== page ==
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STANCES ON THE ISSUES

climate crisis
Close Accordion Pane
Williamson supports the Green New Deal, the broad plan to address renewable-energy infrastructure and climate change proposed by Rep. Alexandria Ocasio-Cortez of New York, though she says on her campaign website that “it doesn’t cover the whole range of measures we must undertake to reverse global warming.” She supports US participation in the Paris climate agreement, a landmark 2015 deal on global warming targets that Trump has pledged to abandon. She’s also set a goal of reaching 100% reduction of emissions by 2030. Williamson would phase out sales of vehicles with combustion engines – “fossil fuel vehicles” – by 2035 and remove cars that require fossil fuels from the road by 2050. She would electrify all rail traffic by 2030 and require all new airplanes to use biofuels by 2035. Williamson would also restart Obama’s Clean Power Plan, which set limits on carbon pollution from US power plants. But she has said she does not support expanding nuclear power, would ban fracking and would create mandatory carbon fees to mitigate the damage from fossil fuels. She pledges to appoint “a world-class environmentalist” to run the Environmental Protection Agency. More on Williamson’s climate crisis policy
economy
Open Accordion Pane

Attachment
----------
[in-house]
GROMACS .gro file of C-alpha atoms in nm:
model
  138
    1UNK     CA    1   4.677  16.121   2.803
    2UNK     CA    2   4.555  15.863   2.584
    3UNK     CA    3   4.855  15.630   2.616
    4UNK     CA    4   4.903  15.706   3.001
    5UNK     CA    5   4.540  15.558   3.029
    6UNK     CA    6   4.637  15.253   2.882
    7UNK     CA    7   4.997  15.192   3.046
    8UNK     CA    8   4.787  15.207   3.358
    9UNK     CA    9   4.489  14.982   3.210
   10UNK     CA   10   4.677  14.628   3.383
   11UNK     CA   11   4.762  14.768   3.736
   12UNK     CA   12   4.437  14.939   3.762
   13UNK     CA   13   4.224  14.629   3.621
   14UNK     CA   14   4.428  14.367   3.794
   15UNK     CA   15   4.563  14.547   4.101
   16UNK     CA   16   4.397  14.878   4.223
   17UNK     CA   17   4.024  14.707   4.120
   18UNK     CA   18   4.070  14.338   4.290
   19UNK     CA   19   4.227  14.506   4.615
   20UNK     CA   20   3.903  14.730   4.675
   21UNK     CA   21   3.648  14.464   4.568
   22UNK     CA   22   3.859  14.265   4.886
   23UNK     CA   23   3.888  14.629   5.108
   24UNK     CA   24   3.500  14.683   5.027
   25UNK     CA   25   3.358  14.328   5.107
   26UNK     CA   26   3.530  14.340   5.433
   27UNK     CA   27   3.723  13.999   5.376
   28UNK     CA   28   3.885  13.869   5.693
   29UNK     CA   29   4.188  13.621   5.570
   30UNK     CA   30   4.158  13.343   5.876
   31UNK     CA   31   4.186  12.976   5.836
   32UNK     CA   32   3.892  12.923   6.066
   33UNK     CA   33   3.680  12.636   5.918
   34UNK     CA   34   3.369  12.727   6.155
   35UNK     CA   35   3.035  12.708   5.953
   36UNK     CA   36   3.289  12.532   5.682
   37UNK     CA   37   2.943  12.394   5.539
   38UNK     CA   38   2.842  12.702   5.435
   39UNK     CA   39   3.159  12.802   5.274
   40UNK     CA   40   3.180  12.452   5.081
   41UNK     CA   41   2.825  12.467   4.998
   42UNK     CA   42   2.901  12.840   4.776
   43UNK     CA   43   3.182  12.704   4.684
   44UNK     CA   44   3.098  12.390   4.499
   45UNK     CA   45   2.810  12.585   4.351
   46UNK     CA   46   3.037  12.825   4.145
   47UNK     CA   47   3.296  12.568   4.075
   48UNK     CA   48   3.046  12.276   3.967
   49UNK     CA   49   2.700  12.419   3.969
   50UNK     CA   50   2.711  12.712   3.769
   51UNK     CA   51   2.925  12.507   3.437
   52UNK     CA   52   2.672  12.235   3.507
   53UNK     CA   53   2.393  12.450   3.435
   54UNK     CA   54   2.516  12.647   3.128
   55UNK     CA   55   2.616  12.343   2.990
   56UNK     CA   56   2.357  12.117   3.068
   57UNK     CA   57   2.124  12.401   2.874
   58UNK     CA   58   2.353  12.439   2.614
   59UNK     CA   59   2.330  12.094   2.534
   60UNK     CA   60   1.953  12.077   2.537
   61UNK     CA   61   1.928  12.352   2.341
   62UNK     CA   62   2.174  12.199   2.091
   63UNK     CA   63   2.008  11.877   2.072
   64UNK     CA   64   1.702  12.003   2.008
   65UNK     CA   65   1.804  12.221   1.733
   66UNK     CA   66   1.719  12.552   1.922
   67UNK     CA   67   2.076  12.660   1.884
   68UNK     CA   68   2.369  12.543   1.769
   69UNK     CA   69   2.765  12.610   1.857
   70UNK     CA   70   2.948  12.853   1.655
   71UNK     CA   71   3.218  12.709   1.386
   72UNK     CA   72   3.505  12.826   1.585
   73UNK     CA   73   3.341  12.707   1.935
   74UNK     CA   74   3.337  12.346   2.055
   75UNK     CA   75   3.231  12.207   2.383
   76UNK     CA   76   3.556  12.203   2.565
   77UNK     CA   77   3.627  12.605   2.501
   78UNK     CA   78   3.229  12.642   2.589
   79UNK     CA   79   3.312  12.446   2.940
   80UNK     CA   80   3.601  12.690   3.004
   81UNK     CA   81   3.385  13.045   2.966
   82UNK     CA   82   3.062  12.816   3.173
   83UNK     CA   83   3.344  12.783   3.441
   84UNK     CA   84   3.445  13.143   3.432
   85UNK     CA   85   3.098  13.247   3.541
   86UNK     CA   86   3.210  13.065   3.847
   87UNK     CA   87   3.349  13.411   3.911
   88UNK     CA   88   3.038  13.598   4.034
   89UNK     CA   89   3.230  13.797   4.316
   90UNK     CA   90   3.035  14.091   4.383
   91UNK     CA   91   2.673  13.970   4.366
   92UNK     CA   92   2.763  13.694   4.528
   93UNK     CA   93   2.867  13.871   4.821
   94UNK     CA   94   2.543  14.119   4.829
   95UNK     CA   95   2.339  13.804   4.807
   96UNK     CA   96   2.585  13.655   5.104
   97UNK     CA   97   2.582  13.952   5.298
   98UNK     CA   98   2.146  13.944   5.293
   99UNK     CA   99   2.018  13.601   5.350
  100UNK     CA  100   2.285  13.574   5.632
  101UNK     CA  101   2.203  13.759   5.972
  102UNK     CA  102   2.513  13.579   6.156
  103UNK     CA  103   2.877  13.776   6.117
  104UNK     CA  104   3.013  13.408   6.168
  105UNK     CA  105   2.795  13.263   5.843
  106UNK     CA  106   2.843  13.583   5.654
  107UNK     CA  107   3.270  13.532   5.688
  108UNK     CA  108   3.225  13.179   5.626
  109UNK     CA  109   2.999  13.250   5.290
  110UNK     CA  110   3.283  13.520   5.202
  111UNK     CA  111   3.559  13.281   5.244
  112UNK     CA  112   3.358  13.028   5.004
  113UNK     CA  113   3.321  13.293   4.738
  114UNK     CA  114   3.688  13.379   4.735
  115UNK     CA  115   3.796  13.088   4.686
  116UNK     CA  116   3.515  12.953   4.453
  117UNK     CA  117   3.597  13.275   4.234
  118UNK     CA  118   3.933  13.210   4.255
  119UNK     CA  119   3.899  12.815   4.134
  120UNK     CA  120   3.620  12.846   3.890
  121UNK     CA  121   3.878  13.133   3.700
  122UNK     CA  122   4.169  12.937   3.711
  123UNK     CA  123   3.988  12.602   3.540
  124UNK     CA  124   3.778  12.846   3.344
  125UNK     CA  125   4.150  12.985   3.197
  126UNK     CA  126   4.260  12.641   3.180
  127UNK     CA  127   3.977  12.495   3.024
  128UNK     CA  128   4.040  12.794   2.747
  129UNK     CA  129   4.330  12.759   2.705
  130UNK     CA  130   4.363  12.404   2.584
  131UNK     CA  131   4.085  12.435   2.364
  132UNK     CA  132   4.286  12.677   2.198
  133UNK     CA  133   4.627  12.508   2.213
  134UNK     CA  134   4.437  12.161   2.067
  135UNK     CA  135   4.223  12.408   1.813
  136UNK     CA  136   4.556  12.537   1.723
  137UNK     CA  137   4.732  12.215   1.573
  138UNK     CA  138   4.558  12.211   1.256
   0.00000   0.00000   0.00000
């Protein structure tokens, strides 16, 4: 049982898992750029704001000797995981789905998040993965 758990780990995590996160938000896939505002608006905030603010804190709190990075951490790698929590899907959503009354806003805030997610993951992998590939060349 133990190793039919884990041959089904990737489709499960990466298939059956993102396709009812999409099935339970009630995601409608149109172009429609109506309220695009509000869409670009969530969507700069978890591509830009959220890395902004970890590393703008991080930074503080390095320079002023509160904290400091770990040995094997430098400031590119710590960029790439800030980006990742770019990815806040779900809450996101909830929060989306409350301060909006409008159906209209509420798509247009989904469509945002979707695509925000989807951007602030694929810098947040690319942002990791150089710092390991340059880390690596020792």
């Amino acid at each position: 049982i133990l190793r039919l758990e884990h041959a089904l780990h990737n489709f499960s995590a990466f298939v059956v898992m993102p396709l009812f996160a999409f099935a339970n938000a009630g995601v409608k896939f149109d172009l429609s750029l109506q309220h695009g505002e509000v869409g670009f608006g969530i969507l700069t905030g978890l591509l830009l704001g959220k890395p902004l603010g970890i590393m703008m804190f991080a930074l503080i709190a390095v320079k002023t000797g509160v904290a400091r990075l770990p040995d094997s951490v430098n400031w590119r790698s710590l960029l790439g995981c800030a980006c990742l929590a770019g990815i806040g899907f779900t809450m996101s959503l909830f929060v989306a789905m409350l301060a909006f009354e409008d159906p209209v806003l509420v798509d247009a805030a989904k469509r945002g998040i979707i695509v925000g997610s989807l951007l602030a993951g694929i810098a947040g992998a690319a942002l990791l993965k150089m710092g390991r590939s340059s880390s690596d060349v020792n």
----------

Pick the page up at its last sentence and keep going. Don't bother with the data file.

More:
Williamson describes economic inequality as a dire threat to the future of American democracy and unchecked corporate power as “a sociopathic economic system,” according to her campaign website. She proposes offering all working-age Americans a universal basic income of $1,000 a month and backs a “universal savings program” – a trust fund created at birth with a government deposit, with the government matching family contributions on a sliding scale as children grow up. Williamson says she would pay for her programs by rolling back tax cuts for businesses and the wealthy from Trump’s 2017 tax law, including restoring the tax on estates over $5 million, while keeping middle-class tax reductions intact. She also proposes adding a fee to financial transactions. When it comes to trade, Williamson says she likes what Trump has done on China. She opposed the Trans-Pacific Partnership trade agreement, an 11-nation deal negotiated under Obama that Trump withdrew from in one of his first acts as President. She has, however, echoed other Democrats by expressing concern over Trump’s newly negotiated United States-Mexico-Canada Agreement, a successor to President Bill Clinton’s 1994 North American Free Trade Agreement. More on Williamson’s economic policy